This book is an analysis of the American health care system during a period of rapid change. For the remainder of the century, these shifts will shape how providers and purchasers of services respond to the two great accountability problems that characterize health care: the vulnerability of the person who needs services and the absence of the payer at the point of service.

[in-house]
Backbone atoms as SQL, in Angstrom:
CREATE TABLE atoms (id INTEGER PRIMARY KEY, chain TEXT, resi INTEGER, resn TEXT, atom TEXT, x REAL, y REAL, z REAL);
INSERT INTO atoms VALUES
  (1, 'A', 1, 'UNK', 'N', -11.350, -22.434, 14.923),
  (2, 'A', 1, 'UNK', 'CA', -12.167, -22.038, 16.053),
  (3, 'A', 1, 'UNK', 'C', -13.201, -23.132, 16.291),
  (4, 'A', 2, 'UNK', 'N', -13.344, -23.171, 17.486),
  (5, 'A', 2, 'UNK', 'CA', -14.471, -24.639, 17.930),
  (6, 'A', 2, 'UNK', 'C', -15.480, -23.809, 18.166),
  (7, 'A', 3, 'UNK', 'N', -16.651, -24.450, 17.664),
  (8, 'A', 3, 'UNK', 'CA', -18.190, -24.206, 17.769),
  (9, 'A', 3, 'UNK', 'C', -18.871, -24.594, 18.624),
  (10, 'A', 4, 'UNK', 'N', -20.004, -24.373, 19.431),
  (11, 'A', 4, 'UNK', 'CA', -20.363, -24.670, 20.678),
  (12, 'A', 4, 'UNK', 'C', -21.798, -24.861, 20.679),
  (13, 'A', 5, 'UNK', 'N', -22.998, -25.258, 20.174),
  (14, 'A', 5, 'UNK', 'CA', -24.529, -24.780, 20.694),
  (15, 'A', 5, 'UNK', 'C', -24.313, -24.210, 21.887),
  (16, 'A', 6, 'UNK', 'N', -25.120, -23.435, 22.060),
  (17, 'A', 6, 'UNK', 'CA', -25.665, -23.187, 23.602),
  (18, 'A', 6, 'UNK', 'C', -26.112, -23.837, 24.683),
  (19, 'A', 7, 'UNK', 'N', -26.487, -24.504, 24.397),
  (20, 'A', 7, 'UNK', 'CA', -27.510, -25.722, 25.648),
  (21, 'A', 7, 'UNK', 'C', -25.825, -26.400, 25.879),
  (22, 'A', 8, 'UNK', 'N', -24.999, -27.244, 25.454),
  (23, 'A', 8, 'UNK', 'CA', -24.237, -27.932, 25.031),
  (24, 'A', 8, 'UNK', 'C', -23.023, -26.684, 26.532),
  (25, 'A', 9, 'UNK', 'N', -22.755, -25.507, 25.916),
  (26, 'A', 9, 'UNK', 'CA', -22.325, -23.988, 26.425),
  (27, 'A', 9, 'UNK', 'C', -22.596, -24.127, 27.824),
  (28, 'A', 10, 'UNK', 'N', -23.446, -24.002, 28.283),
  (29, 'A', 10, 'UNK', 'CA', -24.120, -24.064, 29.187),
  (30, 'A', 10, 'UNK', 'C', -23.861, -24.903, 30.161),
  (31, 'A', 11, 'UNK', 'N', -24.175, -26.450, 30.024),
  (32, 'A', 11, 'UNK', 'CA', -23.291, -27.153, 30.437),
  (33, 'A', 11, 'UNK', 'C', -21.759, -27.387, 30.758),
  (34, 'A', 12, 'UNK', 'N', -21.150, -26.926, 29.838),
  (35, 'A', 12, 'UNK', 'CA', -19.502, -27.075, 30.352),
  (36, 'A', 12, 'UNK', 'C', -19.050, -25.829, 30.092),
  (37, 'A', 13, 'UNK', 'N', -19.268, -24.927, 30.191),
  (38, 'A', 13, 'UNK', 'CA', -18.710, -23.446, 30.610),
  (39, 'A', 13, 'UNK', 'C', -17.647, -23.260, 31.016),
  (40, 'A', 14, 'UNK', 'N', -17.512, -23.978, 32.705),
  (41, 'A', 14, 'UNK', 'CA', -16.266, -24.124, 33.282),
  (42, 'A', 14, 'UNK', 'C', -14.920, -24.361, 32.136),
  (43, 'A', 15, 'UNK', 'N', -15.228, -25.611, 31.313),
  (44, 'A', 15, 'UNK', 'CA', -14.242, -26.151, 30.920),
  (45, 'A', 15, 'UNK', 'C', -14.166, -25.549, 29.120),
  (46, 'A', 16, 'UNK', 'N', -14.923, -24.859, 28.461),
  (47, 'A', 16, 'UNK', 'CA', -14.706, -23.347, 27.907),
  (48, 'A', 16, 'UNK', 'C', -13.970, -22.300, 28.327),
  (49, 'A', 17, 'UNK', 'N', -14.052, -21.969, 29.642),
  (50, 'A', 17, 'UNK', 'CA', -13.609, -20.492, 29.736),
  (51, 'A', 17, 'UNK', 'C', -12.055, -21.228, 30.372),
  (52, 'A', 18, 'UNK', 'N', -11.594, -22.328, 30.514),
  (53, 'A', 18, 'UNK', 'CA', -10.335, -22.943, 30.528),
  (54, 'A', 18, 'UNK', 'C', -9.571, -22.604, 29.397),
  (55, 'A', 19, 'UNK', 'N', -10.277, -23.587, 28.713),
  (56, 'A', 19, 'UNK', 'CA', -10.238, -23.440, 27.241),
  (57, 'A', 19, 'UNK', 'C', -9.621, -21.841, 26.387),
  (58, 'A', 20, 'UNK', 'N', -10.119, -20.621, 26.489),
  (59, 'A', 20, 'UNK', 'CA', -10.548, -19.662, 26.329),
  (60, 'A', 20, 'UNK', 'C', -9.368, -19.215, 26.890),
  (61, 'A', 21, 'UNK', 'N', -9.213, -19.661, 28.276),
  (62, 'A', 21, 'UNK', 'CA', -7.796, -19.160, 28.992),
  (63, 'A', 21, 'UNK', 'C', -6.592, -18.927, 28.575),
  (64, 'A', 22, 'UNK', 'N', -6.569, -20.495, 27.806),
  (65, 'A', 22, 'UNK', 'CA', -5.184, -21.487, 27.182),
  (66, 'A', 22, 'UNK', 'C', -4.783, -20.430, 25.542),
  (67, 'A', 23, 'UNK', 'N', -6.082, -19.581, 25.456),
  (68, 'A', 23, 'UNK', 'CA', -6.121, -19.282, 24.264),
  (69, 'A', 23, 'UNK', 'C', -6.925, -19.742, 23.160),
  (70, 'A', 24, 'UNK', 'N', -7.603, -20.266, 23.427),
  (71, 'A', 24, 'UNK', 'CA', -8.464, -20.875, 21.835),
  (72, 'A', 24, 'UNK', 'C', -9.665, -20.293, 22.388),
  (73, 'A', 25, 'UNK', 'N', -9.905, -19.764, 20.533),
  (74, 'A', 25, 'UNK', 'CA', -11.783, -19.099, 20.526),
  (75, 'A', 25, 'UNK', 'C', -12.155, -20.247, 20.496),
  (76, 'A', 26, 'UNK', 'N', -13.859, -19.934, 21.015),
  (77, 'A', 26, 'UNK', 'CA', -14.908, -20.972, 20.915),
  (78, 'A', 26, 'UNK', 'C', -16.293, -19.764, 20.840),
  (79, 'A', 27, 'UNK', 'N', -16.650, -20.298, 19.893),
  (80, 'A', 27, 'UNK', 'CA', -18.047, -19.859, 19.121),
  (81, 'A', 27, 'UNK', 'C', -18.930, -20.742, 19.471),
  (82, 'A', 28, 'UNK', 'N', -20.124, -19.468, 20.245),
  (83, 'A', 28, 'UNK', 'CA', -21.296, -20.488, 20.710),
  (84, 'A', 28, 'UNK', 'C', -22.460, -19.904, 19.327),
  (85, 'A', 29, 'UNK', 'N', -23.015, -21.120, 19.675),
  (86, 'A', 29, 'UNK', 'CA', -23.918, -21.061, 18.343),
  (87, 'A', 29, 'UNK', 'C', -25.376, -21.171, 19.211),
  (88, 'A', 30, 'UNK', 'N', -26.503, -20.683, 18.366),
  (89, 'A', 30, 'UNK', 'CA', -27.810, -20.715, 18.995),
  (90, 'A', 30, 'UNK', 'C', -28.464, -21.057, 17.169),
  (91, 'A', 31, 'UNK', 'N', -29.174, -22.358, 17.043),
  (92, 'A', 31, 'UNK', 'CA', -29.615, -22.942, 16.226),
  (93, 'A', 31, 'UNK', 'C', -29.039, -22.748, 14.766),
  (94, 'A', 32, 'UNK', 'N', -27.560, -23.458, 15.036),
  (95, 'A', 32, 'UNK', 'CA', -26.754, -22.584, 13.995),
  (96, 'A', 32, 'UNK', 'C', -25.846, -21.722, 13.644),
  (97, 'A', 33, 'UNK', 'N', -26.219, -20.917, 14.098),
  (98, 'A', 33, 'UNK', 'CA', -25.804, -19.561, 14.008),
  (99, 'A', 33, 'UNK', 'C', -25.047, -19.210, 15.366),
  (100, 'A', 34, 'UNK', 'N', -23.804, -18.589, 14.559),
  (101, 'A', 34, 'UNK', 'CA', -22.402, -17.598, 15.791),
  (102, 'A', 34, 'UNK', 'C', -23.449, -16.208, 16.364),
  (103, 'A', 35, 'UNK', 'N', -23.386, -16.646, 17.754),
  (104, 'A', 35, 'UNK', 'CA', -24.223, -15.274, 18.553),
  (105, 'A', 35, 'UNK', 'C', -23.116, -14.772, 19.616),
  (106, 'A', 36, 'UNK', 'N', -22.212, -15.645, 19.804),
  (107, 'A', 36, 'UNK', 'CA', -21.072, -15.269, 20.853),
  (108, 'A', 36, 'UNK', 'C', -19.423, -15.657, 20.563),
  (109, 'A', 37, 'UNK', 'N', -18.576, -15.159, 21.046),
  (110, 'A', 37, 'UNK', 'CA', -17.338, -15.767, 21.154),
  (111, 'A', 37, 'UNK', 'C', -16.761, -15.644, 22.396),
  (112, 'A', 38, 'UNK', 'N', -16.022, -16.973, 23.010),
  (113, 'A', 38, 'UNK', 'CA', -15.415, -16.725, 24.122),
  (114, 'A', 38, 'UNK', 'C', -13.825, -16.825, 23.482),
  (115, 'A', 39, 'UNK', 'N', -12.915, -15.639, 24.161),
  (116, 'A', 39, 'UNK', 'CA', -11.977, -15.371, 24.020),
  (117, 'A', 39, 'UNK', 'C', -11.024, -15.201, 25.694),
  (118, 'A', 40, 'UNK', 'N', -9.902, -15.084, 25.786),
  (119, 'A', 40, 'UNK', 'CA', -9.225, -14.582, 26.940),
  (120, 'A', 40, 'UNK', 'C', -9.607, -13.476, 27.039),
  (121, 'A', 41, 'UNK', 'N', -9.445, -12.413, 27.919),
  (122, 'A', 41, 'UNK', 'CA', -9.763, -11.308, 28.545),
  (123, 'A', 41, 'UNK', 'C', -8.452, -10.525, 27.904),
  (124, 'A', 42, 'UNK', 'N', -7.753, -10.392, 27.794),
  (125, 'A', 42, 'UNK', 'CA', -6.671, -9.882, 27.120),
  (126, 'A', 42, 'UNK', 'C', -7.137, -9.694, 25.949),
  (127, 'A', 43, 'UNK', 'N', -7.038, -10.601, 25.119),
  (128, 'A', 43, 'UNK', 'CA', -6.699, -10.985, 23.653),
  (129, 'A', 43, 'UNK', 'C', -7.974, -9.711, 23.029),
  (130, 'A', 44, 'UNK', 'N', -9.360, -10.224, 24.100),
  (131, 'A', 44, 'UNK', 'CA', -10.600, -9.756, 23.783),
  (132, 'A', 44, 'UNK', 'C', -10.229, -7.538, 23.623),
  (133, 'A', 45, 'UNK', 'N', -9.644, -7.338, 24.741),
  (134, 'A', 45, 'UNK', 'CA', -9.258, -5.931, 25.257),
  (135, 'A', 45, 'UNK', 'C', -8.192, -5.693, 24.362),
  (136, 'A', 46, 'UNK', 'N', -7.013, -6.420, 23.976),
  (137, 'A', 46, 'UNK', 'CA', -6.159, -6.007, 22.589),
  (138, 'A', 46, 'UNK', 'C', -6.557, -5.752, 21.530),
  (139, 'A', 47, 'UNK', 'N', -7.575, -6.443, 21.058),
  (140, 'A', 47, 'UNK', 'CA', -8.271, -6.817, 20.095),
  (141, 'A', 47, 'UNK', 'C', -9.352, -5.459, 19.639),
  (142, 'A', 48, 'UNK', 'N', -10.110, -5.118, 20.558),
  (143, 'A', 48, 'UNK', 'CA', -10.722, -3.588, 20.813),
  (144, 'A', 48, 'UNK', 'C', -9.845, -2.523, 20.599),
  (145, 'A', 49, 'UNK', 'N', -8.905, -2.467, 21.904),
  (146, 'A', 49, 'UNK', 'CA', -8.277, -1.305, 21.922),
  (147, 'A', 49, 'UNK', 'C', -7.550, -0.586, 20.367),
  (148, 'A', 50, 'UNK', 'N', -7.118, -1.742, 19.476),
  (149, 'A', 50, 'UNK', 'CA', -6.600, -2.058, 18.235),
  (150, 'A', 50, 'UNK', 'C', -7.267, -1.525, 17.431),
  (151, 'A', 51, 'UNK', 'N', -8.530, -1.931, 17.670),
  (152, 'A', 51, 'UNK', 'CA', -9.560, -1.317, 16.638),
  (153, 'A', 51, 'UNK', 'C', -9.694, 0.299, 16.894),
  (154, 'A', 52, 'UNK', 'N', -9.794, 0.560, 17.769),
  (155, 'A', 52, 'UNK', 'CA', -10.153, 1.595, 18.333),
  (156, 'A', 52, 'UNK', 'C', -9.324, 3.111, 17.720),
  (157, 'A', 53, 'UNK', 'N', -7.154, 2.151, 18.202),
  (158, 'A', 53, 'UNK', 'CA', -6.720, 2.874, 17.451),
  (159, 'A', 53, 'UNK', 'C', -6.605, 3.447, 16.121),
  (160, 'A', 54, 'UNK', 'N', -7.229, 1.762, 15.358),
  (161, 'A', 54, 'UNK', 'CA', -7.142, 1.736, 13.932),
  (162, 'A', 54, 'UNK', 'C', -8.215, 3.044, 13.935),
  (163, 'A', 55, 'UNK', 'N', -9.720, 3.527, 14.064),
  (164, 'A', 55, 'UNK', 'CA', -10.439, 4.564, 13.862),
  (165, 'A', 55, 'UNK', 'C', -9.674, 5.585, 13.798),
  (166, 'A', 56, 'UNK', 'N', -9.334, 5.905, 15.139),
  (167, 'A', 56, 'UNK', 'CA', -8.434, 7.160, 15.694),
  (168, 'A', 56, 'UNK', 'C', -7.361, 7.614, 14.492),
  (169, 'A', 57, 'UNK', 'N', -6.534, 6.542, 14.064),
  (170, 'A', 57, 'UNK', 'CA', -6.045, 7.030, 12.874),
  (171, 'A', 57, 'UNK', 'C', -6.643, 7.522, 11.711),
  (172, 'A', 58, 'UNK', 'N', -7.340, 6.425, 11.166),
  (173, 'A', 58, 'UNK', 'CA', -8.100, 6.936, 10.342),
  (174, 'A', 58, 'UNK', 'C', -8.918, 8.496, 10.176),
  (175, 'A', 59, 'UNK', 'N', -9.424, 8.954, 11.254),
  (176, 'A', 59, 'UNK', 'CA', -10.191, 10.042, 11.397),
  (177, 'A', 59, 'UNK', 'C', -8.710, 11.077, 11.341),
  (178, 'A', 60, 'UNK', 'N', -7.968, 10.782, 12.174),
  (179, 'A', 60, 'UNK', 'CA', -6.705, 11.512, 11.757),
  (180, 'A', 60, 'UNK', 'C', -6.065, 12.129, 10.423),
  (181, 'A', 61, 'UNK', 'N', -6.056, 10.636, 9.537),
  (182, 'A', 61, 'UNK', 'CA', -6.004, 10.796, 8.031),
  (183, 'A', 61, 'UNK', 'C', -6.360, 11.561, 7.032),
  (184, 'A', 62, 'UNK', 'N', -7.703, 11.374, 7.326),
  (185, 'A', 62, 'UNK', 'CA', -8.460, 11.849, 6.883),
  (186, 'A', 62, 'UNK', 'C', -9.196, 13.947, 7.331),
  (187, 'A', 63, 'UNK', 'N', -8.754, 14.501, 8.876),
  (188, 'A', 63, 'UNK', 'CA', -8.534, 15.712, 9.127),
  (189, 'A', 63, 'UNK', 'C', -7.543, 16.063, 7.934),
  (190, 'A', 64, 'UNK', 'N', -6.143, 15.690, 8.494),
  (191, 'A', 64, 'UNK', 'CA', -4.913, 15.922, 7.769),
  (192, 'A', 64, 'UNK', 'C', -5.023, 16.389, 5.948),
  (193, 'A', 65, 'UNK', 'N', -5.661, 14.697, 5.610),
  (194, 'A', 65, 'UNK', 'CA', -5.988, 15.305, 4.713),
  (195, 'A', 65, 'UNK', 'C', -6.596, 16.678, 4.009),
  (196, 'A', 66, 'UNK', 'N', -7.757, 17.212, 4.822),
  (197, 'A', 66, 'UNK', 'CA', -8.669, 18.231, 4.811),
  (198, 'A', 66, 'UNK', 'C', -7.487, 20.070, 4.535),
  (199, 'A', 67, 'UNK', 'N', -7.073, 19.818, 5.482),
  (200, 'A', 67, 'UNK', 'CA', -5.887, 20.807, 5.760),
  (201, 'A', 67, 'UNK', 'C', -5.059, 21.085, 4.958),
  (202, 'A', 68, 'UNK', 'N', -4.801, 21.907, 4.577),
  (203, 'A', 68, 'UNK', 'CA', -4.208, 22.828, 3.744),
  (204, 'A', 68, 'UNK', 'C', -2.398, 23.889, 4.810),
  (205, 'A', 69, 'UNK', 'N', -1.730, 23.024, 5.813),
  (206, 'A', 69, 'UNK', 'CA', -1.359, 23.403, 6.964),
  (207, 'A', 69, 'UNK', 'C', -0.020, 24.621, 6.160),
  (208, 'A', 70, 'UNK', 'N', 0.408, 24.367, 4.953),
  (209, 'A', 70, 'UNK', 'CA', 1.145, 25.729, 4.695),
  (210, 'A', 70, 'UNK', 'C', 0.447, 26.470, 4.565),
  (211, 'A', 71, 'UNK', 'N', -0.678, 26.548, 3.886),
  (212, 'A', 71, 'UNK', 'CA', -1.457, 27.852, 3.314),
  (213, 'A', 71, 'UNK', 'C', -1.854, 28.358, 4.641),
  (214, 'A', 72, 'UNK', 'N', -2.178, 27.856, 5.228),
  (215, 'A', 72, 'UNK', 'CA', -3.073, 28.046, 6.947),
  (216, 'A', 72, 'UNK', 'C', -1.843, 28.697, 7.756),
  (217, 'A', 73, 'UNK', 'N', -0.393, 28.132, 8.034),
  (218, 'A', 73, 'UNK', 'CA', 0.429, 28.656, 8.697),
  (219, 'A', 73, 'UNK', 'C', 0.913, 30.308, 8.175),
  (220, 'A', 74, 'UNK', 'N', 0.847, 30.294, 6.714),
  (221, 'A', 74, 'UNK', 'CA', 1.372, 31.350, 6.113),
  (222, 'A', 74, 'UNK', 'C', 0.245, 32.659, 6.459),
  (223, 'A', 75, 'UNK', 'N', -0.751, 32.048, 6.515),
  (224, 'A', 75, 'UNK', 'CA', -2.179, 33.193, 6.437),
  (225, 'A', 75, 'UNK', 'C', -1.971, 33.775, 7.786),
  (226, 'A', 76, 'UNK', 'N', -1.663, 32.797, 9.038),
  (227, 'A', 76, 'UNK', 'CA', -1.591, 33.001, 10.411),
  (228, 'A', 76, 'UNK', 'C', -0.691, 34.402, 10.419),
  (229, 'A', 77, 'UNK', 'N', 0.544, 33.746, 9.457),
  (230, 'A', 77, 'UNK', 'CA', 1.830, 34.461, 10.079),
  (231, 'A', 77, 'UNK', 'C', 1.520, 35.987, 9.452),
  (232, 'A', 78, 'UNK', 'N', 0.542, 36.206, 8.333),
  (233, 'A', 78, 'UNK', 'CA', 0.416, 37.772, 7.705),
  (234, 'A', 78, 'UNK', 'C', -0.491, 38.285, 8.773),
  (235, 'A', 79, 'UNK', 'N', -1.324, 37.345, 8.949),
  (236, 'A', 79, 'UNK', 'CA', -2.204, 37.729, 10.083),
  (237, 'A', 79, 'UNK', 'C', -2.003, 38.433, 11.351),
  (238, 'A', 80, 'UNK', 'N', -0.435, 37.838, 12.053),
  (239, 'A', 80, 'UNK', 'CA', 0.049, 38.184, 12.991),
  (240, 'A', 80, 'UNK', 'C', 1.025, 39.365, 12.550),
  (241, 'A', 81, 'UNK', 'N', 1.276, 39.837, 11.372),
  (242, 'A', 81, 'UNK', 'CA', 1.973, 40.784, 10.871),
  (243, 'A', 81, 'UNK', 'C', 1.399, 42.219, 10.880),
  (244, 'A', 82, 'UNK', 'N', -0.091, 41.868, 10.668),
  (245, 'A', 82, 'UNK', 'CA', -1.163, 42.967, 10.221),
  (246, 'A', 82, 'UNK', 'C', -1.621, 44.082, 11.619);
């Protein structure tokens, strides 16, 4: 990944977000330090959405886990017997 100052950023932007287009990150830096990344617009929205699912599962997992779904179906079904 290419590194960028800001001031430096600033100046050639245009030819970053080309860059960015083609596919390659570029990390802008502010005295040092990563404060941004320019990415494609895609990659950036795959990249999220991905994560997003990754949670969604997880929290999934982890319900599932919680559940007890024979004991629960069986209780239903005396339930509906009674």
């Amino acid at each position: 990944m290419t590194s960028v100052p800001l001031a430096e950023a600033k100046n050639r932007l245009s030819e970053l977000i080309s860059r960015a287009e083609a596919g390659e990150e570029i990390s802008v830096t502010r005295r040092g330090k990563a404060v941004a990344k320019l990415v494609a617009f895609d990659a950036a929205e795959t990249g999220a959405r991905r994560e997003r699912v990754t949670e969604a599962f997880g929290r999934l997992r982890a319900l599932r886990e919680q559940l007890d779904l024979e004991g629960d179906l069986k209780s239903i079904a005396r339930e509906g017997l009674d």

The profit motive has become pervasive in health care centers as an increasing number become owned by private corporations. These new for- profit organizations provide diagnostic and therapeutic services, and a growing number of doctors depend on them to gain access to patients. Gray analyzes the changes in health care since 1960 and how these changes effect the care available to Americans and at what cost. Annotation c. Book News, Inc., Portland, OR (booknews.com)